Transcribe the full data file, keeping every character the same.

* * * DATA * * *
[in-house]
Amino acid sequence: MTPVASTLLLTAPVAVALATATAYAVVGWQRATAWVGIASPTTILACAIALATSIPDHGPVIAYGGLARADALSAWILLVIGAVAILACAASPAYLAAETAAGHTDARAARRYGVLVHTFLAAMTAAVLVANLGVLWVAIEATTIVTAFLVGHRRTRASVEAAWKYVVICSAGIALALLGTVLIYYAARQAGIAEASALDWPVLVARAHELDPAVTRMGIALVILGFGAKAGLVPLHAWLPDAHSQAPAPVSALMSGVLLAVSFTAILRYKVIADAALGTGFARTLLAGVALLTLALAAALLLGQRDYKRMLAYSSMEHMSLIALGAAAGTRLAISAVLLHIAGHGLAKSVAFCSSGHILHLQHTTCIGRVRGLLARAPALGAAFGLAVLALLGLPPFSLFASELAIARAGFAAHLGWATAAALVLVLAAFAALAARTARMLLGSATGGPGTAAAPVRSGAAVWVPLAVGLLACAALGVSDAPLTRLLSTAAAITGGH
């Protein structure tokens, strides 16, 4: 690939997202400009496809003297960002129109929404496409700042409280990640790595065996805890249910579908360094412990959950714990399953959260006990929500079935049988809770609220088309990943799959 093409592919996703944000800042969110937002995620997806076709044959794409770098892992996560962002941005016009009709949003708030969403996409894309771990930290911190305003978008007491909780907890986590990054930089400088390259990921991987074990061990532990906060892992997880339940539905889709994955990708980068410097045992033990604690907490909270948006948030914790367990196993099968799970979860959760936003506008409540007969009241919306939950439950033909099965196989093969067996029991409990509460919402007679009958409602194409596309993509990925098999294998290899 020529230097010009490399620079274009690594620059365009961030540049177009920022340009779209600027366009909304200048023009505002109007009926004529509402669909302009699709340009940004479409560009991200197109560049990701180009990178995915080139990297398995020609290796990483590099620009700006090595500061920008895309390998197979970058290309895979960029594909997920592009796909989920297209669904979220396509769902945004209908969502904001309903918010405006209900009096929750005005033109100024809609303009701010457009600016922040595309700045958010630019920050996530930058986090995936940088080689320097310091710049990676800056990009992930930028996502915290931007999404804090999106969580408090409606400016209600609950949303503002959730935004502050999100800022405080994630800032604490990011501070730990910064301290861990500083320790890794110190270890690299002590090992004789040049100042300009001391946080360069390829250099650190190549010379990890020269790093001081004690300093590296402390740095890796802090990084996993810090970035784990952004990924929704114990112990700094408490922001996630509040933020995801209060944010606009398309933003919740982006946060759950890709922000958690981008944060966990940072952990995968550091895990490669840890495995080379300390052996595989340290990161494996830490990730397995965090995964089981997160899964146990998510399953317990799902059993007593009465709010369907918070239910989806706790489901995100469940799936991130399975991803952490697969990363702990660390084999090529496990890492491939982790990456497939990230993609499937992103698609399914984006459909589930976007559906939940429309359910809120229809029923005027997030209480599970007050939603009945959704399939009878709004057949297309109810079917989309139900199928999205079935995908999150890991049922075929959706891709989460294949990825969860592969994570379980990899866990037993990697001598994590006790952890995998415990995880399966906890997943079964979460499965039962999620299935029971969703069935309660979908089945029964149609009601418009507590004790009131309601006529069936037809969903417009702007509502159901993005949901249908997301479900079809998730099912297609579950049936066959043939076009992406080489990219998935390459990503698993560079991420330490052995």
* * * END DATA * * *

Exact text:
[in-house]
Amino acid sequence: MTPVASTLLLTAPVAVALATATAYAVVGWQRATAWVGIASPTTILACAIALATSIPDHGPVIAYGGLARADALSAWILLVIGAVAILACAASPAYLAAETAAGHTDARAARRYGVLVHTFLAAMTAAVLVANLGVLWVAIEATTIVTAFLVGHRRTRASVEAAWKYVVICSAGIALALLGTVLIYYAARQAGIAEASALDWPVLVARAHELDPAVTRMGIALVILGFGAKAGLVPLHAWLPDAHSQAPAPVSALMSGVLLAVSFTAILRYKVIADAALGTGFARTLLAGVALLTLALAAALLLGQRDYKRMLAYSSMEHMSLIALGAAAGTRLAISAVLLHIAGHGLAKSVAFCSSGHILHLQHTTCIGRVRGLLARAPALGAAFGLAVLALLGLPPFSLFASELAIARAGFAAHLGWATAAALVLVLAAFAALAARTARMLLGSATGGPGTAAAPVRSGAAVWVPLAVGLLACAALGVSDAPLTRLLSTAAAITGGH
């Protein structure tokens, strides 16, 4: 690939997202400009496809003297960002129109929404496409700042409280990640790595065996805890249910579908360094412990959950714990399953959260006990929500079935049988809770609220088309990943799959 093409592919996703944000800042969110937002995620997806076709044959794409770098892992996560962002941005016009009709949003708030969403996409894309771990930290911190305003978008007491909780907890986590990054930089400088390259990921991987074990061990532990906060892992997880339940539905889709994955990708980068410097045992033990604690907490909270948006948030914790367990196993099968799970979860959760936003506008409540007969009241919306939950439950033909099965196989093969067996029991409990509460919402007679009958409602194409596309993509990925098999294998290899 020529230097010009490399620079274009690594620059365009961030540049177009920022340009779209600027366009909304200048023009505002109007009926004529509402669909302009699709340009940004479409560009991200197109560049990701180009990178995915080139990297398995020609290796990483590099620009700006090595500061920008895309390998197979970058290309895979960029594909997920592009796909989920297209669904979220396509769902945004209908969502904001309903918010405006209900009096929750005005033109100024809609303009701010457009600016922040595309700045958010630019920050996530930058986090995936940088080689320097310091710049990676800056990009992930930028996502915290931007999404804090999106969580408090409606400016209600609950949303503002959730935004502050999100800022405080994630800032604490990011501070730990910064301290861990500083320790890794110190270890690299002590090992004789040049100042300009001391946080360069390829250099650190190549010379990890020269790093001081004690300093590296402390740095890796802090990084996993810090970035784990952004990924929704114990112990700094408490922001996630509040933020995801209060944010606009398309933003919740982006946060759950890709922000958690981008944060966990940072952990995968550091895990490669840890495995080379300390052996595989340290990161494996830490990730397995965090995964089981997160899964146990998510399953317990799902059993007593009465709010369907918070239910989806706790489901995100469940799936991130399975991803952490697969990363702990660390084999090529496990890492491939982790990456497939990230993609499937992103698609399914984006459909589930976007559906939940429309359910809120229809029923005027997030209480599970007050939603009945959704399939009878709004057949297309109810079917989309139900199928999205079935995908999150890991049922075929959706891709989460294949990825969860592969994570379980990899866990037993990697001598994590006790952890995998415990995880399966906890997943079964979460499965039962999620299935029971969703069935309660979908089945029964149609009601418009507590004790009131309601006529069936037809969903417009702007509502159901993005949901249908997301479900079809998730099912297609579950049936066959043939076009992406080489990219998935390459990503698993560079991420330490052995």